Every now and again you read a news report in the media which connects with real life in the most profound ways. You may have read some of the increased media coverage about the black steel band ejected from a budget airline because someone thought they were terrorists. They have become known as the Talipan.
In the first week in February it made all sorts of connections when I read about the black steel band led by a blind calypso musician who won damages against one of our leading budget airlines for ejecting them from a flight from Sardinia because a British psychology lecturer on holiday with his family complained he thought they were terrorists. It spoke volumes about the way post 9/11 hysteria can impinge on human rights. It touched on the power of casual racism and intolerance to shape human action. It said much about the treatment of people with a disability. It showed how mere suspicion, however groundless, can have grave ramifications and how regulations can often make situations far worse than they are.
I was partly drawn to the case because I too am a regular visitor to Sardinia and have used the same airline on numerous occasions, flying in and out of Alghero.
The incident happened on New Year's Eve 2006. After performing to critical acclaim on the island the London-based Caribbean Steel International Orchestra, whose four members were the only black passengers onboard , were escorted off a Stansted-bound plane at gunpoint after the lecturer threatened to remove his family from the plane if the pilot did not insist upon the band's removal. The band's leader is believed to be the only blind tenor pan player performing in the world today.
The band had sat together in the terminal building, a fact that had been noted by the suspicious passenger. He grew alarmed when he saw band members sit separately by the windows. on the plane (they had pre-booked priority window seats on the flight which resulted in them sitting apart). Following the complaint that he thought they were terrorists the crew evicted the four musicians from the plane and they were escorted to the airport building for interrogation by the armed Sardinian authorities.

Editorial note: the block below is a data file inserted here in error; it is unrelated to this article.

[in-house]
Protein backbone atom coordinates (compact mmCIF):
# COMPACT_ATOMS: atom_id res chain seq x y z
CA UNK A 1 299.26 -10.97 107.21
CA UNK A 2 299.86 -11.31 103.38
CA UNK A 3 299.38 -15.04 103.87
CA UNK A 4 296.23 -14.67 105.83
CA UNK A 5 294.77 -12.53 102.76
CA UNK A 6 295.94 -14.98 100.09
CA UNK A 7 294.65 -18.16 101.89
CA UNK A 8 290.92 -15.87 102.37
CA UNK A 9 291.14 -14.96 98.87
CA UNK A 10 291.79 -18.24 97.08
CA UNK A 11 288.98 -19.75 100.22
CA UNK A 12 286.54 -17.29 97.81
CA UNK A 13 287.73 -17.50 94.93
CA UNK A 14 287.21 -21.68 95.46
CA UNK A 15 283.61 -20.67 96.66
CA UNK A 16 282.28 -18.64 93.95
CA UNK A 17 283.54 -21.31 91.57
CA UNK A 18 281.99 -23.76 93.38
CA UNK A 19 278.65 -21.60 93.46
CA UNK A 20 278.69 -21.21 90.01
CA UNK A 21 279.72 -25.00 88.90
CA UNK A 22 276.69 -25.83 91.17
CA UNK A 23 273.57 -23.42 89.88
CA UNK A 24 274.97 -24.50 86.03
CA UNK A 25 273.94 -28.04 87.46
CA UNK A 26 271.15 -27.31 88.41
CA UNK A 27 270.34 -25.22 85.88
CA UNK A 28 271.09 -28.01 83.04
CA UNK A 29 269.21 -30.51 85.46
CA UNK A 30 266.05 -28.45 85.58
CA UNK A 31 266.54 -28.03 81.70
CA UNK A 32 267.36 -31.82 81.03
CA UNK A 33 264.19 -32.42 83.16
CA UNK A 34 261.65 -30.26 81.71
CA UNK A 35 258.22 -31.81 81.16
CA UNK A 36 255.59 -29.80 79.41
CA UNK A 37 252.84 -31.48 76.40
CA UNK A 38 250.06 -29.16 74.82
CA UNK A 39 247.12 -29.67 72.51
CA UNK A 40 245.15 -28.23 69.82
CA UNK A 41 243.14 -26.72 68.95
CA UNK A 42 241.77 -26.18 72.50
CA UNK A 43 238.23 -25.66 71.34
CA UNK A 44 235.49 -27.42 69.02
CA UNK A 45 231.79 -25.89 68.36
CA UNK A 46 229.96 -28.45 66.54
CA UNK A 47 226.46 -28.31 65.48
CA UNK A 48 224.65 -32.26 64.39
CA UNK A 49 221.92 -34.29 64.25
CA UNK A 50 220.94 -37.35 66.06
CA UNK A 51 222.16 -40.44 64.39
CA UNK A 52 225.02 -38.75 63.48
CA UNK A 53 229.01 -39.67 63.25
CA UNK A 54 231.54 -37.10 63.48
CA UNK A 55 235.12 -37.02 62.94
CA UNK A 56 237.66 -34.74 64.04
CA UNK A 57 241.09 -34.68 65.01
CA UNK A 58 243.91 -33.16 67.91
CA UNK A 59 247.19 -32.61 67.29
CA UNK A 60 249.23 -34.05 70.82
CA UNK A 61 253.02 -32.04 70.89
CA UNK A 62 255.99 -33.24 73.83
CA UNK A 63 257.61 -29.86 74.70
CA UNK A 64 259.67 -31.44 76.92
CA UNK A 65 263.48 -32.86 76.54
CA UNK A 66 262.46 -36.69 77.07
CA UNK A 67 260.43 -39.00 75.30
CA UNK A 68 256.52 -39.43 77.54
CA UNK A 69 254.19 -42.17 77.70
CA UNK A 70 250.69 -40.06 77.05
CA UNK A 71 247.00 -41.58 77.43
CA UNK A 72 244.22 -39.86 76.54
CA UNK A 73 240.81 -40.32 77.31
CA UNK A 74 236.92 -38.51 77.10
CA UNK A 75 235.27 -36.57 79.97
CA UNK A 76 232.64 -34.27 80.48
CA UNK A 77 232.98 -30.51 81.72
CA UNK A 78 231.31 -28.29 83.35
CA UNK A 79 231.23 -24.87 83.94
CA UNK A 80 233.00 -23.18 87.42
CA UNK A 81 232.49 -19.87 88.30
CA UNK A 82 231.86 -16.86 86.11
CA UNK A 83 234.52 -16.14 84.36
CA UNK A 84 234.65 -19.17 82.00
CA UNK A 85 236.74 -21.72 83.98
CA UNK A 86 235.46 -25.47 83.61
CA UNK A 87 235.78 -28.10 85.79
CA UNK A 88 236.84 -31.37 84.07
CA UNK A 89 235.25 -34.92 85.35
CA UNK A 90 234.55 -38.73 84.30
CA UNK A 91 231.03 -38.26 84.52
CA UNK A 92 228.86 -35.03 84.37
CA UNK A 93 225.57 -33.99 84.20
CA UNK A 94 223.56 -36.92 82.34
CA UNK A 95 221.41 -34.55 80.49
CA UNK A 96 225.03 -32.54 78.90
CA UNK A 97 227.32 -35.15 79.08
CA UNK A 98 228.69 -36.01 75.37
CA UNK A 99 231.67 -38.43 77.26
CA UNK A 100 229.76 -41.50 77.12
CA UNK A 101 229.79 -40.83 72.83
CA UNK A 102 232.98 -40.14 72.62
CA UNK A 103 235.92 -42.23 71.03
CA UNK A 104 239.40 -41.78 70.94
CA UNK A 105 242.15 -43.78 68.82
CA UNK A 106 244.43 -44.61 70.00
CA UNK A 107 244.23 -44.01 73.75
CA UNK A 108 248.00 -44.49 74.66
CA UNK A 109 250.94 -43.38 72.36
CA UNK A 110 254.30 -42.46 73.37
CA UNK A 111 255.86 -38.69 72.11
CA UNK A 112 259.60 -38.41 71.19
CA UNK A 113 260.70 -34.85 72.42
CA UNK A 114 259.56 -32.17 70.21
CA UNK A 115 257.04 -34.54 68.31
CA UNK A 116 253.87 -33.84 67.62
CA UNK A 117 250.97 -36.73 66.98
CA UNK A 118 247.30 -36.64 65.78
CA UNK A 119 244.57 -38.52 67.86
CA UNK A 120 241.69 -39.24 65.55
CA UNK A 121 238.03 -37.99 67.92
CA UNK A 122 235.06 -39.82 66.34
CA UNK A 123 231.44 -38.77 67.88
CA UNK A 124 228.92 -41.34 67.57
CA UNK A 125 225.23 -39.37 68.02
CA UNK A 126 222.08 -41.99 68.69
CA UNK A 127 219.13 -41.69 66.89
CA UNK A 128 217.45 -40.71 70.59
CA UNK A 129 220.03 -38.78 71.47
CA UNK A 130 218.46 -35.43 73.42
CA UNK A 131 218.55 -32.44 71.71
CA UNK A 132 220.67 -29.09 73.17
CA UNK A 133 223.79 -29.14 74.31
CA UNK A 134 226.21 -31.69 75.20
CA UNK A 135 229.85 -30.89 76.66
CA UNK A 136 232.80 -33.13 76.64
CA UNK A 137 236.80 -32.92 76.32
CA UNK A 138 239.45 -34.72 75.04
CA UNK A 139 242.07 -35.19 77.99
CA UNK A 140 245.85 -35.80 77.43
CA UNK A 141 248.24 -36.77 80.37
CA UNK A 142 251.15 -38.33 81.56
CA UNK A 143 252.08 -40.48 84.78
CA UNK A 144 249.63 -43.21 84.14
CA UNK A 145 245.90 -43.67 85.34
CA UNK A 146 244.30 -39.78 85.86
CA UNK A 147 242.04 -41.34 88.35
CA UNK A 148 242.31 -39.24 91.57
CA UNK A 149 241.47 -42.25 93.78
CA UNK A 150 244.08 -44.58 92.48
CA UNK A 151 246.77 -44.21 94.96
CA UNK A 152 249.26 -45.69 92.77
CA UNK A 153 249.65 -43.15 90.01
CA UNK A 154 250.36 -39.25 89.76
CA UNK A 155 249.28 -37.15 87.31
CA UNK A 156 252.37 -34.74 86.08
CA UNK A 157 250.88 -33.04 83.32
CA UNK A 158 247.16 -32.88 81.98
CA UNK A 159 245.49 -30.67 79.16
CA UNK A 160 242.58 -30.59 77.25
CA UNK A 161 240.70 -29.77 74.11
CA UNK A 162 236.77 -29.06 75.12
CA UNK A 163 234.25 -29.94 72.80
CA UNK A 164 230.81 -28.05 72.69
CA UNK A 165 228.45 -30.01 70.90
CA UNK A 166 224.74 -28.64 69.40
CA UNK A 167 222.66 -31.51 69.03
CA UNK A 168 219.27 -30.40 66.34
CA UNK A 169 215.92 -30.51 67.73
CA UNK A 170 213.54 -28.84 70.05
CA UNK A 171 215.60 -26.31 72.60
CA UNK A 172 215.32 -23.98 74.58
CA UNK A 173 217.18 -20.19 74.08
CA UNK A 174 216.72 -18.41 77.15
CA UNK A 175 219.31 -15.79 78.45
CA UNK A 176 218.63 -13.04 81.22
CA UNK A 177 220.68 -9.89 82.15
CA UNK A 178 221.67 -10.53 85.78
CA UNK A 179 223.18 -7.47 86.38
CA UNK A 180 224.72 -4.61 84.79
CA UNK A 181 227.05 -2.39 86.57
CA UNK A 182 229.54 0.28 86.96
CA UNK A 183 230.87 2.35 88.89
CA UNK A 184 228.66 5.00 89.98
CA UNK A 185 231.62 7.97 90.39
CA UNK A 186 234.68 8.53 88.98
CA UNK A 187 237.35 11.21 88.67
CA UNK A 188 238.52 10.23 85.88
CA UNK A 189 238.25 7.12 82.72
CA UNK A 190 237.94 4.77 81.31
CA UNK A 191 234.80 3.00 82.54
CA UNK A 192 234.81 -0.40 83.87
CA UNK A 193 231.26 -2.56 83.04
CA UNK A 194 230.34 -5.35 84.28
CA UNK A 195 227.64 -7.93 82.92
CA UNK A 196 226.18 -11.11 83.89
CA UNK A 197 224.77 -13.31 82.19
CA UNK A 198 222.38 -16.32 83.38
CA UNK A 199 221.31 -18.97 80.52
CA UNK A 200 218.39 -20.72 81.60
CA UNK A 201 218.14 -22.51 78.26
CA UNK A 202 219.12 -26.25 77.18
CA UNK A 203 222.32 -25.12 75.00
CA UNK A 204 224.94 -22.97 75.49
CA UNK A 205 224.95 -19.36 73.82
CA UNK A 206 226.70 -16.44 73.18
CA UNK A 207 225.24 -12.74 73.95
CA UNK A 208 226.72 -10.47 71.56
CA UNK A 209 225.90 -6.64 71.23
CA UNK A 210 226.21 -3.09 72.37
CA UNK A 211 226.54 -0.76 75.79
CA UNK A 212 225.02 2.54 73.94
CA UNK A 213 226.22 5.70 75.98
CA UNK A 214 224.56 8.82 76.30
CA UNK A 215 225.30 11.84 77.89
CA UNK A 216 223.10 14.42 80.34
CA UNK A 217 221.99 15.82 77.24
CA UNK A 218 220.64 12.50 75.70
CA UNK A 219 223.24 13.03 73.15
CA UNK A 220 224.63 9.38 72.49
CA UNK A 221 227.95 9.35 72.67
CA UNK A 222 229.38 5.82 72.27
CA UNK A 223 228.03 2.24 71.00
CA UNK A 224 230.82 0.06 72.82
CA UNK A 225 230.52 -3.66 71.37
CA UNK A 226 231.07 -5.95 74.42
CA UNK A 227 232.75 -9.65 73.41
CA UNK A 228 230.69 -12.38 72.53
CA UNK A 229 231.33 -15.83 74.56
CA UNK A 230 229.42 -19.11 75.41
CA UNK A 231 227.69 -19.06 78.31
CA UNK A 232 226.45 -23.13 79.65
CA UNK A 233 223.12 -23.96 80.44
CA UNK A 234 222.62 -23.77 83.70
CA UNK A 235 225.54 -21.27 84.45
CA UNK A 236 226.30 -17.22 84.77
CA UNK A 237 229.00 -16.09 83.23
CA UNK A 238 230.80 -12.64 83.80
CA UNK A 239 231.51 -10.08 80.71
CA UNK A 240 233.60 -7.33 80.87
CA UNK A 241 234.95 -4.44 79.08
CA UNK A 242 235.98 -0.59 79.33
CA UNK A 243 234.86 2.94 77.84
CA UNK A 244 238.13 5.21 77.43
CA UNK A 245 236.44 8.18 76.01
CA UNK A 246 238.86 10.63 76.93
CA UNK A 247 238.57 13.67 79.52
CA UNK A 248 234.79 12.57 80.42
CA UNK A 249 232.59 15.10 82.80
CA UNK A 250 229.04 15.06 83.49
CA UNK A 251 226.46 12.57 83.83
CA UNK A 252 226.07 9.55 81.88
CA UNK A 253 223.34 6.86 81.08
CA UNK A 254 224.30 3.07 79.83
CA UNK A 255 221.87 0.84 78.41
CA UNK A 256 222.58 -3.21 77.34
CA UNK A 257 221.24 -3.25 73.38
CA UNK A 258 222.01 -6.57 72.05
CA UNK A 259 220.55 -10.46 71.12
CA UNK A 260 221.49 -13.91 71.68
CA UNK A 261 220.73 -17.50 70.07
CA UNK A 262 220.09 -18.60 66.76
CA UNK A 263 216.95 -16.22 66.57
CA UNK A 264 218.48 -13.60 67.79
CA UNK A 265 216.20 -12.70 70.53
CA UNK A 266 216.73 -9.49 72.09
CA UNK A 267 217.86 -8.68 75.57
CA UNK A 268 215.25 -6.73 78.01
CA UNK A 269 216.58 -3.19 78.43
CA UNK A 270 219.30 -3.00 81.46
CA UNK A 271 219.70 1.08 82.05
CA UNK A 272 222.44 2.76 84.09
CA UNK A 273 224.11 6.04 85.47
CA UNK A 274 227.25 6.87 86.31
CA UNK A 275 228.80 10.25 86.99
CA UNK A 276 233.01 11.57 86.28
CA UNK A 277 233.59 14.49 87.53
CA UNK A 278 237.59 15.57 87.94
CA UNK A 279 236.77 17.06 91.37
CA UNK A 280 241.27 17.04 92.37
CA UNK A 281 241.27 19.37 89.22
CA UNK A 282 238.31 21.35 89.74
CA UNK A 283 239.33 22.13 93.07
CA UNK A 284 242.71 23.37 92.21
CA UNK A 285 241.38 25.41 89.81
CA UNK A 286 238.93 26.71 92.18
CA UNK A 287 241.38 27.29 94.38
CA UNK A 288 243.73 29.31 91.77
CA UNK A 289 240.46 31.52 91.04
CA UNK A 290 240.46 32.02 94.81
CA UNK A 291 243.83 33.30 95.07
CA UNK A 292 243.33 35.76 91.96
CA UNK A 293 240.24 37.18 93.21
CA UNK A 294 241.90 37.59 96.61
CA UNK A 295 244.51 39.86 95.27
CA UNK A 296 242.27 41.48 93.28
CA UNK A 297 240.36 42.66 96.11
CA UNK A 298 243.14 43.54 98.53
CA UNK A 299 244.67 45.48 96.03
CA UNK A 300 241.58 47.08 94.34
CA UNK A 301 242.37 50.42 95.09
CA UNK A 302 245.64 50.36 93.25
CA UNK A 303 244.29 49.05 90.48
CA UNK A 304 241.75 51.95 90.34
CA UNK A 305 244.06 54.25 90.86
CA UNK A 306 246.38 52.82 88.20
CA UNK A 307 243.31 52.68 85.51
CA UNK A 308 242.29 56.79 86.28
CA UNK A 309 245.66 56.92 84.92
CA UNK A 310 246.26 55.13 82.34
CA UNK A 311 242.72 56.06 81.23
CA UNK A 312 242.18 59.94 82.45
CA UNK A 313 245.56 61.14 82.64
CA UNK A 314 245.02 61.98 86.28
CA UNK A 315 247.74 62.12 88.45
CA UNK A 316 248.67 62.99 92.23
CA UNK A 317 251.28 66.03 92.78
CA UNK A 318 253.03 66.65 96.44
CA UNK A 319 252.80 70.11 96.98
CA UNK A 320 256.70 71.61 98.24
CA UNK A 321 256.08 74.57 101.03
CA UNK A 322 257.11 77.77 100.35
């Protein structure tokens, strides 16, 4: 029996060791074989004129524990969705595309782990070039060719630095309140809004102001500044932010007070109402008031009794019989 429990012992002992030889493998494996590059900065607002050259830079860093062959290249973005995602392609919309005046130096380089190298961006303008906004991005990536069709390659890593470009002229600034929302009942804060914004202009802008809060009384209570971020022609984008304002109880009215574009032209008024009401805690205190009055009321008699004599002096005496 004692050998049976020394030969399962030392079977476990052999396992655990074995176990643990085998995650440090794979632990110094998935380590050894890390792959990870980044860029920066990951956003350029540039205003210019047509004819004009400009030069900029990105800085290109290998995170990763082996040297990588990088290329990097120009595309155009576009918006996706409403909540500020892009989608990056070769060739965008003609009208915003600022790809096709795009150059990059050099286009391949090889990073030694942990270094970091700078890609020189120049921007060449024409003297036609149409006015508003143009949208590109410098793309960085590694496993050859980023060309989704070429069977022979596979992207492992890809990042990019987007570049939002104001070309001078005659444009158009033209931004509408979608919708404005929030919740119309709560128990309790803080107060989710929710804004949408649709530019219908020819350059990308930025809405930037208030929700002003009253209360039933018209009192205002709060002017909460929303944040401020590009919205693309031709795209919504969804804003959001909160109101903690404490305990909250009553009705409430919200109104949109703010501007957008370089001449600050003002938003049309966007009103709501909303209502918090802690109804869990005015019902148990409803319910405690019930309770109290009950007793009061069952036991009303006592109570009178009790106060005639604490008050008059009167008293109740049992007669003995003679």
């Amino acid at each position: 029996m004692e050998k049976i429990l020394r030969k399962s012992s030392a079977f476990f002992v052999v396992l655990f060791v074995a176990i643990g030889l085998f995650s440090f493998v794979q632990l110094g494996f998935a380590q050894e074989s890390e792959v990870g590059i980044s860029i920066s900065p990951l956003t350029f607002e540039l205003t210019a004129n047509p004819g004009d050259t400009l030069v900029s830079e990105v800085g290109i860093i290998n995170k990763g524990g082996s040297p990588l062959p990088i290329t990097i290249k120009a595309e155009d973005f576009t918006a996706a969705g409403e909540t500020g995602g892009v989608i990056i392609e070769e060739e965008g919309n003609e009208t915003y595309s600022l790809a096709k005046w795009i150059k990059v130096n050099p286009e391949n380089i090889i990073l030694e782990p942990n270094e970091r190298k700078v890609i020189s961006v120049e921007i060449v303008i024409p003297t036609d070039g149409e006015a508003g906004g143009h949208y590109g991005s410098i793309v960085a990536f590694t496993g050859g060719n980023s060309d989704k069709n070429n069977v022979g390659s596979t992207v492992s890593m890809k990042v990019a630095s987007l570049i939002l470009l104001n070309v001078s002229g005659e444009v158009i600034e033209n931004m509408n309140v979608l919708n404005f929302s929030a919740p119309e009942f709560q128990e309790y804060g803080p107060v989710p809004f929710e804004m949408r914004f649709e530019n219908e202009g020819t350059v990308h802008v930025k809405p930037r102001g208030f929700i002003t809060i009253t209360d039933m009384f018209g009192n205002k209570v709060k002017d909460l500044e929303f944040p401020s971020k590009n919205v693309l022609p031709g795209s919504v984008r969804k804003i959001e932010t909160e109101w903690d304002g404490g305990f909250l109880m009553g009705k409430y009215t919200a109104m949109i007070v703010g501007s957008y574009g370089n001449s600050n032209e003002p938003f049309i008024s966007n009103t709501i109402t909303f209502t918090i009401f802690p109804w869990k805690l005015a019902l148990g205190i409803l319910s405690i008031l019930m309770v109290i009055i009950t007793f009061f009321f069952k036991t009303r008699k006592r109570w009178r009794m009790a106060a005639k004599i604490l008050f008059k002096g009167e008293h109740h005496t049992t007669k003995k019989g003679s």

The university lecturer had also complained to the stewards that the blind band leader, who was wearing dark glasses, was behaving suspiciously. The lecturer thought he was 'reading a newspaper'. The band leader had sat next to a passenger reading a newspaper and, being an avid football supporter, had asked him to read out the football scores for him. As he did so the leaders' glasses appeared to scour the results page in the passenger's newspaper.
After a 20 minute delay while their identities were checked by the Italian authorities the band were given permission to rejoin their flight home. However, the captain refused access even though the band’s leader had his disability card inspected and his sightless eyes verified. He had lost his sight in 1983 after a cataract operation failed.
In court the budget airline claimed the captain had taken the 'safety first option' after he noted 'tension' on the flight because of the incident. After promptings from the band's MP the budget airline offered the band members £100 each and vouchers for their flights home, but no apology. Although the band were allowed to leave the island on New Year's Day they had to fly to Liverpool instead of Stansted forcing an uncomfortable overnight stay because they missed their London bus connection and could not find a hotel room that early in the morning. The band were forced to spend a very cold and wet New Year's Day night in a kebab shop and then a bus shelter before the bus station opened and they could return to London. They arrived home two days later than they had intended and missed spending the New year with their families.